303

Is there a simple way of finding out the current value of a specified Vim setting? If I want to know the current value of, say tabstop, I can run:

:set tabstop

without passing an argument, and Vim will tell me the current value. This is fine for many settings, but it is no good for those that are either true or false. For example, if I want to find out the current value of expandtab, running:

:set expandtab

will actually enable expandtab. I just want to find out if it is enabled or not.

This sort of does what I want:

:echo &l:expandtab

but it seems quite verbose. Is there a quicker way?

422

Add a ? mark after the setting name and it will show the value

:set expandtab?
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  • 19
    Note that the set <...>? syntax will work for "settings" that are options, but not for "settings" that are variables. So for example, to find out what the current syntax highlighting mode is (encoded in a variable, not an option), you need to do echo b:current_syntax. – Maxy-B Oct 12 '14 at 22:24
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    If you want to also see where the option was set from, use verbose. For this example, :verbose set expandtab. – mkobit Mar 19 '16 at 19:08
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    How do see the current value of settings such as behave? I have tried behave? and set behave?. Unfortunately, they do not work. – jdhao Jan 15 '19 at 6:30
49

Alternatively, the & symbol can be used to mean "option" - e.g.

let x = &expandtab
echo &expandtab
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  • Is there also an option to get the value of a list element? (e.g. space of listchars) – 816-8055 Jul 14 '16 at 18:41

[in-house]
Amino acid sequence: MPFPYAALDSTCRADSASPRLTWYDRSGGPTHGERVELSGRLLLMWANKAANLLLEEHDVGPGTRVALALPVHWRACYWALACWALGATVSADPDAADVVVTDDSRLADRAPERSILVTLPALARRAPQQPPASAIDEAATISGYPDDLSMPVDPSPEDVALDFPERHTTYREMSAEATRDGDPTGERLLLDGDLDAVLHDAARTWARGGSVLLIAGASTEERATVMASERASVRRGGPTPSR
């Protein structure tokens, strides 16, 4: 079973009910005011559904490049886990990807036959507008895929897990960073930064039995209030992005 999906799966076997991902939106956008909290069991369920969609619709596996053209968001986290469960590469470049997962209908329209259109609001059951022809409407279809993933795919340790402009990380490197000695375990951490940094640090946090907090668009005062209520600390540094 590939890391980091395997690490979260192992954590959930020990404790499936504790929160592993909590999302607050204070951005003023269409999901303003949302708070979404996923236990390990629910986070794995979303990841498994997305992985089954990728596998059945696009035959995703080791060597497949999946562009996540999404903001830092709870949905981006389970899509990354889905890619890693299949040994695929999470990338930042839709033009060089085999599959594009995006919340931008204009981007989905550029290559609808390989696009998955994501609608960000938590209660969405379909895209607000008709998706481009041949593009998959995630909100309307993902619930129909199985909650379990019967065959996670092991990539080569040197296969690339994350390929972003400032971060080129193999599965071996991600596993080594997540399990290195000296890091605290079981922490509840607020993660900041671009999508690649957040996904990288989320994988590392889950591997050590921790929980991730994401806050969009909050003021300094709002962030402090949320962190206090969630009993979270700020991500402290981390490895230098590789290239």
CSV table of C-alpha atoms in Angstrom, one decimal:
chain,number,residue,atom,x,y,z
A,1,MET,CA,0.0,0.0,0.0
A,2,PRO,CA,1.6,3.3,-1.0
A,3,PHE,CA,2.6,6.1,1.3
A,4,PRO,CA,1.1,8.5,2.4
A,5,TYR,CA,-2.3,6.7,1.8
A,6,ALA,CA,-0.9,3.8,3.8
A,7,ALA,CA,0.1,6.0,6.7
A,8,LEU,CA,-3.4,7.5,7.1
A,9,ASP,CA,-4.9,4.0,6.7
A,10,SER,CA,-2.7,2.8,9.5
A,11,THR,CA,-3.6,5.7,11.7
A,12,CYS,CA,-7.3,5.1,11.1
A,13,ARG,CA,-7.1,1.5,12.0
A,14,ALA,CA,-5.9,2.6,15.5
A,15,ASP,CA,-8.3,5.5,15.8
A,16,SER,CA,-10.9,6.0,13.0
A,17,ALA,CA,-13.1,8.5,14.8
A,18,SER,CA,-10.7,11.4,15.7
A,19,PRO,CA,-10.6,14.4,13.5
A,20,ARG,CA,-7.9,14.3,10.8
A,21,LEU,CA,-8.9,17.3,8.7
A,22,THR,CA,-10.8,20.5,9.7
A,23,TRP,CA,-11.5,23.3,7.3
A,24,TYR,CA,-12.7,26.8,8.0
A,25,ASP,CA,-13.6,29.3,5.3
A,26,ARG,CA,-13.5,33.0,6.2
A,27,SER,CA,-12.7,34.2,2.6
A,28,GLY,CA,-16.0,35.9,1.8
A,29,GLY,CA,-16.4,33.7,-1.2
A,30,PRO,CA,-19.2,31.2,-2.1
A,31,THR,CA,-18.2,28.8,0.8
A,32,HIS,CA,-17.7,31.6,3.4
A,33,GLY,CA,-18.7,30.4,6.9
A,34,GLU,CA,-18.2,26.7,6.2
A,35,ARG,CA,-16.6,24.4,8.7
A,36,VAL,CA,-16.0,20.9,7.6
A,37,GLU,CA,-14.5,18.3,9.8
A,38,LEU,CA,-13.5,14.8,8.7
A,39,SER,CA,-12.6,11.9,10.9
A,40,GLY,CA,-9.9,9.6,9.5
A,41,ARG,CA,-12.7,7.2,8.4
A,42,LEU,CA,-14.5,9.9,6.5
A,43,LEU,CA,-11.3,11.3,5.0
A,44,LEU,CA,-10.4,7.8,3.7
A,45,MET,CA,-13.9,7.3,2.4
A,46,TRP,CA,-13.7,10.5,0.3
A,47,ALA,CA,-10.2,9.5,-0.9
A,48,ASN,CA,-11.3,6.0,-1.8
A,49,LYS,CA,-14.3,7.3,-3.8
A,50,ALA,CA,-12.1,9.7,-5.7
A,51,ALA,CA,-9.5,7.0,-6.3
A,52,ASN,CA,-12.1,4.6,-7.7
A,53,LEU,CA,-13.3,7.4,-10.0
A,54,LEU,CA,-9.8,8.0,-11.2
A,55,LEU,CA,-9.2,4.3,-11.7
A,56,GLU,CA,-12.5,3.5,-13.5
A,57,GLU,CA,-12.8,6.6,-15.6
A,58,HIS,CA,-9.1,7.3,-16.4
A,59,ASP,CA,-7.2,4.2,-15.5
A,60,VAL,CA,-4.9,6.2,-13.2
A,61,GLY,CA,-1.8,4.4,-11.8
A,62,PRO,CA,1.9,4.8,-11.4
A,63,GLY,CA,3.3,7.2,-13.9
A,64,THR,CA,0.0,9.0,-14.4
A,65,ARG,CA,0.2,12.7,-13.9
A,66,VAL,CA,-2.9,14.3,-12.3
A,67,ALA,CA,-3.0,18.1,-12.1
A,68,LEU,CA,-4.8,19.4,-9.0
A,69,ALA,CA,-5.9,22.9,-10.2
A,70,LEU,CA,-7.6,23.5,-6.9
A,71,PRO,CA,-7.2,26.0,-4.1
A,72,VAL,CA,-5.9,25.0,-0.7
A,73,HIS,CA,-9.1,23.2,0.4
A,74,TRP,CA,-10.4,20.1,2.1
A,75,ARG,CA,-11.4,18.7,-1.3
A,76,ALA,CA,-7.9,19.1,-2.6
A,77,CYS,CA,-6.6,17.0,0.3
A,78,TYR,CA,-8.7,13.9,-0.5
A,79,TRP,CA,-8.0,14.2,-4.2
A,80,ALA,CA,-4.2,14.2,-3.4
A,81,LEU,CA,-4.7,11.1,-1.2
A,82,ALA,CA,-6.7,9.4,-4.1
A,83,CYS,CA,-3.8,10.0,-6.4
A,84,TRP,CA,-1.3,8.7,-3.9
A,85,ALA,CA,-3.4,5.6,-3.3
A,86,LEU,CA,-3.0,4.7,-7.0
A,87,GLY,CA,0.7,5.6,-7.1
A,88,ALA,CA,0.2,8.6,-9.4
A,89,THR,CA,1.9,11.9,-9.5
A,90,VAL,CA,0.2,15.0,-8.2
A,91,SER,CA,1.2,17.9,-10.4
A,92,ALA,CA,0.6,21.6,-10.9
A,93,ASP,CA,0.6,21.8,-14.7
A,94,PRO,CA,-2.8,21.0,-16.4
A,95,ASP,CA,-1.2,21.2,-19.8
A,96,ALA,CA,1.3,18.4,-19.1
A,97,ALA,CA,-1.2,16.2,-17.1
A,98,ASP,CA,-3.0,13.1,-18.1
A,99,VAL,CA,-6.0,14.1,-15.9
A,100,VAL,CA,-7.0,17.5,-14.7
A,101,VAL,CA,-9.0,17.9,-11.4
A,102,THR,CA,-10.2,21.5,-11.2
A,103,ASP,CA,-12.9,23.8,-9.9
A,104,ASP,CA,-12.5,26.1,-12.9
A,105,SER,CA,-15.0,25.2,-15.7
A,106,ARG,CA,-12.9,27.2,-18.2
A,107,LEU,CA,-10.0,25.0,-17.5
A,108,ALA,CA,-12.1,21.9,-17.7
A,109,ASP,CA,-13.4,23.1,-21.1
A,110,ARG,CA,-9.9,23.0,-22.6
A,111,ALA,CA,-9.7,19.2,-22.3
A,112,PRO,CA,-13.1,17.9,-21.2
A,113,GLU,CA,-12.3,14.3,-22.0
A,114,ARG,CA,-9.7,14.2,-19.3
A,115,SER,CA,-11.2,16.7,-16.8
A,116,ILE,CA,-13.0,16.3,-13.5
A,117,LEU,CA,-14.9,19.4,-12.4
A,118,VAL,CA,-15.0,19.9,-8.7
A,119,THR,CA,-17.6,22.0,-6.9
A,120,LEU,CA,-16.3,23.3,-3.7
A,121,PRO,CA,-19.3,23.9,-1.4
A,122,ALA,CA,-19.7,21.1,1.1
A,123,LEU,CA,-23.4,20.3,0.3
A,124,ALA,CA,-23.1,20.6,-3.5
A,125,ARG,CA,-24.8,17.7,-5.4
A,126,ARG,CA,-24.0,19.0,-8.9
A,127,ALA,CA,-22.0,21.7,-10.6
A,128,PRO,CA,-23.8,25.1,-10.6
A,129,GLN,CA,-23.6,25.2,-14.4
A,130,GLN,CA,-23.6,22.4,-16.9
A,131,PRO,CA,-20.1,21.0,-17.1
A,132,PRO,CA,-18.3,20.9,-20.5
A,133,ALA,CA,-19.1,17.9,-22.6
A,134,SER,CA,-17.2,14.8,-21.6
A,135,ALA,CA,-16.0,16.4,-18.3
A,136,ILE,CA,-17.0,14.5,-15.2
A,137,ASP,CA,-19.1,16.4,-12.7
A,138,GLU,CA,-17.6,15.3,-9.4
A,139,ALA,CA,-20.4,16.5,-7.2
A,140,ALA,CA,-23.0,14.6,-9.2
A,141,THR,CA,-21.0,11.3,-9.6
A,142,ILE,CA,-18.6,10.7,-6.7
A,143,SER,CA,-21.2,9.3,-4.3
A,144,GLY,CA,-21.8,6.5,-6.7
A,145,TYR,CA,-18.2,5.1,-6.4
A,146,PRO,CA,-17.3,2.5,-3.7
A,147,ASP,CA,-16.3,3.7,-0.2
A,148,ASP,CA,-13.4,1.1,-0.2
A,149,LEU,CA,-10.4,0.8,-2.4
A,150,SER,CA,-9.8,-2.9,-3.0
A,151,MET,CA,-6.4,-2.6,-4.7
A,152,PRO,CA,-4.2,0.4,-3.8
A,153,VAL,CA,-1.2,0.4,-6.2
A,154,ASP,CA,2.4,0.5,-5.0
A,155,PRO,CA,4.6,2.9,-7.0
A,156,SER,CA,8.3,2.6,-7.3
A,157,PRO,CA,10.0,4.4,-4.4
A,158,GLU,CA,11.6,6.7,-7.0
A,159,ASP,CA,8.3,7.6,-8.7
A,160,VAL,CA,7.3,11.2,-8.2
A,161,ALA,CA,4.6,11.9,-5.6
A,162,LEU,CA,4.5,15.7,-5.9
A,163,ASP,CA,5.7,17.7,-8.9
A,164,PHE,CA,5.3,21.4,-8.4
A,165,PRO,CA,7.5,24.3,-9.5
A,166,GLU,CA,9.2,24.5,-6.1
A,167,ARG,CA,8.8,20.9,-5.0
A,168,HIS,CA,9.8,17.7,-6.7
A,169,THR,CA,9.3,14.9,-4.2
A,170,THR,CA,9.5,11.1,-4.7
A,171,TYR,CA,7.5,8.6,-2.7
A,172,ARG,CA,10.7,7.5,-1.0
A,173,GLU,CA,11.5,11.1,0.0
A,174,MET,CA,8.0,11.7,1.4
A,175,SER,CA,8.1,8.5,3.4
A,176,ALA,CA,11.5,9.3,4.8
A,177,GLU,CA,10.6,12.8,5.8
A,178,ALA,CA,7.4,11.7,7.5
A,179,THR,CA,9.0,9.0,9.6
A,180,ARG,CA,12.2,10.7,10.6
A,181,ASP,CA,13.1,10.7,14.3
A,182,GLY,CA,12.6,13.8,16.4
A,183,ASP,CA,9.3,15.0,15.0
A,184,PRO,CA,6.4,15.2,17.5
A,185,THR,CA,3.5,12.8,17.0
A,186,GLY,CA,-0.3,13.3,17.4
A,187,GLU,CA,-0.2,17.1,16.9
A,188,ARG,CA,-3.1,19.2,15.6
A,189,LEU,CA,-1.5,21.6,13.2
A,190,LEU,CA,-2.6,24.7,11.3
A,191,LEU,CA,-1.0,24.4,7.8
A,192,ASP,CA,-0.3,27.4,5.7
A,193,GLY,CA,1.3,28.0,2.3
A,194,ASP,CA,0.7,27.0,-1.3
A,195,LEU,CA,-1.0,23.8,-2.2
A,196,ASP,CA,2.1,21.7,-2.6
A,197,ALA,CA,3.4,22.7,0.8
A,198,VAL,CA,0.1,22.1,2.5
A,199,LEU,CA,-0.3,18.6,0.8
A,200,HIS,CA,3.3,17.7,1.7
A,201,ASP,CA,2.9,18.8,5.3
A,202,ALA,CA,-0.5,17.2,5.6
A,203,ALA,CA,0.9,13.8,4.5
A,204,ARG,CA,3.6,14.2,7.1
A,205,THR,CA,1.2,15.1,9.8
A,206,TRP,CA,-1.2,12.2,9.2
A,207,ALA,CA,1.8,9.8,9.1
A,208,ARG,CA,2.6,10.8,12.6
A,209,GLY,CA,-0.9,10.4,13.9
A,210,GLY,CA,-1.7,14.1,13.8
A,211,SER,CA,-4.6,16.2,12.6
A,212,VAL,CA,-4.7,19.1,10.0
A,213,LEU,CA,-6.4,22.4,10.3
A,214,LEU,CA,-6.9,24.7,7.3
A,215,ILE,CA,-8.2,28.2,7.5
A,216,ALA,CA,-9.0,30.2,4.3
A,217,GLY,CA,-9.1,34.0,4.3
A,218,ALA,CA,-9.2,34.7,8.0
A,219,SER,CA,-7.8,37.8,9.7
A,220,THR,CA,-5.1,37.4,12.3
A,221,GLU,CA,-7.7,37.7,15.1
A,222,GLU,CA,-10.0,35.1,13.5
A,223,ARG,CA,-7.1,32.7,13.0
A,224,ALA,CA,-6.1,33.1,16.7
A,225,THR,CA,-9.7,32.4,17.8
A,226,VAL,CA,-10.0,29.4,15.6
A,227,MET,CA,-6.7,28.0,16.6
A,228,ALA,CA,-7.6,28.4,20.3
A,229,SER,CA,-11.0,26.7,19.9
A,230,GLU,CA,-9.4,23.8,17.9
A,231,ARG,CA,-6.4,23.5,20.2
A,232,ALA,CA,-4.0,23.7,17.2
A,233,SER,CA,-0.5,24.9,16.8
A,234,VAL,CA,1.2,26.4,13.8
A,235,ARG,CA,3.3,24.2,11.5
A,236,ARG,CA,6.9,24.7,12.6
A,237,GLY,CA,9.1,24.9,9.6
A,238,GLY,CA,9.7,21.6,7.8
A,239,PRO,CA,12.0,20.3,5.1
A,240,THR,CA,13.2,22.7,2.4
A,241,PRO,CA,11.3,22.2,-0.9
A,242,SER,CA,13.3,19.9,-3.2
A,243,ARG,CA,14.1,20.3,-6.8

• I believe listchars is an ordinary string, not a List, though I guess you could do something like split(&listchars, ',') – cdyson37 Jul 15 '16 at 6:59
15

If you don't remember what setting you want to check, you can view all settings:

:set all

or show each setting, one setting per line:

:set! all
5

There are also additional vim settings that can be displayed as well, such as:

:highlight

For the full list, see: http://vim.wikia.com/wiki/Displaying_the_current_Vim_environment

Edit: There is some misunderstanding of my answer. This does not work for any command. But it does work for all the commands listed in the URL above.

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    This does not work. I wanted to check whether autowrite is on. :set autowrite? does the job. – Atcold Mar 31 '16 at 18:17
  • @Atcold: this does work for some settings, for which only this type of query will work. – gmarmstrong May 11 '18 at 13:02
  • @gmarmstrong: I see the answer have been edited with such remark. – Atcold May 11 '18 at 14:54

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